In February 2018, as part of its efforts to remove barriers for electric storage resources, the Federal Energy Regulatory Commission (FERC) issued its final rule on electric storage participation in organized markets (Order No. 841).  Order No. 841 directed Regional Transmission Organizations (RTOs) and Independent System Operators (ISOs) to revise their tariffs to establish a participation model that recognized the physical and operational characteristics of electric storage resources.  FERC required that the participation model: (1) ensure that a resource is eligible to provide all capacity, energy, and ancillary services that the resource is technically capable of providing, (2) ensure that a resource can be dispatched and can set the wholesale market clearing price as both a wholesale seller and wholesale buyer, (3) account for physical and operational characteristics of electric storage resources through bidding parameters or other means, (4) establish a minimum size requirement that does not exceed 100 kW, and (5) specify that the sale of electric energy to an electric storage resource that the resource then resells back must be at the wholesale locational marginal price.

On Thursday, October 17, 2019, FERC issued its first two orders on Order No. 841 compliance filings – largely accepting the PJM Interconnection’s (PJM) and Southwest Power Pool’s (SPP) Order No 841 filings.  FERC found that both PJM (Docket No. ER19-469) and SPP (Docket No. ER19-460) submitted tariff revisions that were consistent with Order No. 841 and proposed market rules that recognized the physical and operational characteristics of electric storage resources and that facilitate their participation in the market.  But, even though it was not directly addressed in Order No. 841, FERC also directed SPP and PJM to further amend their tariffs to specify minimum run-time requirements for resources adequacy and capacity requirements, respectively, for all resources types.  Furthermore, going further outside Order No. 841, FERC also instituted a paper hearing on PJM’s minimum run-time rules for capacity storage resources.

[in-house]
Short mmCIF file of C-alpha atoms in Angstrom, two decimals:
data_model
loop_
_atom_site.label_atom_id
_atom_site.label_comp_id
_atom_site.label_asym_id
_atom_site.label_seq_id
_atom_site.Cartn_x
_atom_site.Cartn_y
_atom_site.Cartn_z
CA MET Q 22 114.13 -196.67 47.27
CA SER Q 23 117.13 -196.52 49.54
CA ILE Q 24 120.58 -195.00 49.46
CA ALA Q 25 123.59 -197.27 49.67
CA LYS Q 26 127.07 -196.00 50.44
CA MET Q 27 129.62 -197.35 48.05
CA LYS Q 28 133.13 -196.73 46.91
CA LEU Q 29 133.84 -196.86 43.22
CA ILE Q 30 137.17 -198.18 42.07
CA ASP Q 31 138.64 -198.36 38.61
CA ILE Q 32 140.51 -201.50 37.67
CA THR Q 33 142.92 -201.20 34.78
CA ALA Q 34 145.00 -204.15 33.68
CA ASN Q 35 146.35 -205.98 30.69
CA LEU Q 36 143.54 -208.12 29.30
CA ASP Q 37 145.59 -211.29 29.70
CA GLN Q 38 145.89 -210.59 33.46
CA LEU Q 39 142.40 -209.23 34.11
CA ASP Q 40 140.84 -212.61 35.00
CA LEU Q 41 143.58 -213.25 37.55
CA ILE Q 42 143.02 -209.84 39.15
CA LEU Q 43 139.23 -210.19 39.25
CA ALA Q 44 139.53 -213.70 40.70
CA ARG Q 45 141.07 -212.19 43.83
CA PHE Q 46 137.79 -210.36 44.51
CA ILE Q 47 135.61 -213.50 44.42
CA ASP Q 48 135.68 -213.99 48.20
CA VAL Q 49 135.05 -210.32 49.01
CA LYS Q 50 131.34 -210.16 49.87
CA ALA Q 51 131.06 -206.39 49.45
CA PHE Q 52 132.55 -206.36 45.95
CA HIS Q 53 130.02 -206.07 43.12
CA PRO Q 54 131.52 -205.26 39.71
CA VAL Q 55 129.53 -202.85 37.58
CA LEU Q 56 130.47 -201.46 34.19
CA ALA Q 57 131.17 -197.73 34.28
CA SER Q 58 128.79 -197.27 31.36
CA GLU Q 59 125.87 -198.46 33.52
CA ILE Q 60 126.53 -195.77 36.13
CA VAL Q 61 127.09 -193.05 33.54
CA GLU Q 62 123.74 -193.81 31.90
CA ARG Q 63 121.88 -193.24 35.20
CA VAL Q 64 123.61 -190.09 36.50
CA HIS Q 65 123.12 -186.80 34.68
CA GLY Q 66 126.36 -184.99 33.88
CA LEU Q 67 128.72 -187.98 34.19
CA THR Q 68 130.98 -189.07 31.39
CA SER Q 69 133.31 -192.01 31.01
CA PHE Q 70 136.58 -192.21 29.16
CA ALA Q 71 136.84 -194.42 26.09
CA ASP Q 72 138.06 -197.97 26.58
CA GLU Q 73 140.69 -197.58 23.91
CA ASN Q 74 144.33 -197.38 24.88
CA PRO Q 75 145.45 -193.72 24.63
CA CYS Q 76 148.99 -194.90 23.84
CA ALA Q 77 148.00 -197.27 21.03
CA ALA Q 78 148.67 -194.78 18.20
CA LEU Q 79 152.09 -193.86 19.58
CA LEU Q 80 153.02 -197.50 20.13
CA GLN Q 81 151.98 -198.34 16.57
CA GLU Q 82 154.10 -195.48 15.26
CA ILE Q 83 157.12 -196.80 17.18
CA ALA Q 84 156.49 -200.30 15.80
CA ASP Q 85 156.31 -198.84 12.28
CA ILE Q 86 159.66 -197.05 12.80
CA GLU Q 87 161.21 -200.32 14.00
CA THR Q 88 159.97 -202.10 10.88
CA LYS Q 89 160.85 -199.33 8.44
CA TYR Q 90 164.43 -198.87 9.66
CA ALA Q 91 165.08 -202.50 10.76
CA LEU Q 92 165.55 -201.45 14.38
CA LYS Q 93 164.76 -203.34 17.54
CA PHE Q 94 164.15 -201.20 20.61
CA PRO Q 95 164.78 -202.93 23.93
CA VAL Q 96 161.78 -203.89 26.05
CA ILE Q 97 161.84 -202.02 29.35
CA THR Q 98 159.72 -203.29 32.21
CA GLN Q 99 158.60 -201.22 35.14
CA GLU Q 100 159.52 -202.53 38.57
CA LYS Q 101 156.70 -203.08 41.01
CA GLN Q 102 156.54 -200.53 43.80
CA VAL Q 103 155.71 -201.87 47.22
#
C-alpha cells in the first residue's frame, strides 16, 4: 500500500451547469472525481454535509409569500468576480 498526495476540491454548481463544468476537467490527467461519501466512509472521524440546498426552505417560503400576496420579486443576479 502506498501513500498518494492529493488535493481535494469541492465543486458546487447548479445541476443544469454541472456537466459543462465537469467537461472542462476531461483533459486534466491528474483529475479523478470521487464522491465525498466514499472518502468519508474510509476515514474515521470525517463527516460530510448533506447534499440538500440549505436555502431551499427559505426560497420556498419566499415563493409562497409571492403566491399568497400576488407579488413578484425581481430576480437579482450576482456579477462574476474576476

FERC has taken its first steps in establishing the electric storage participation model in individual markets, with more to come in the remaining organized markets.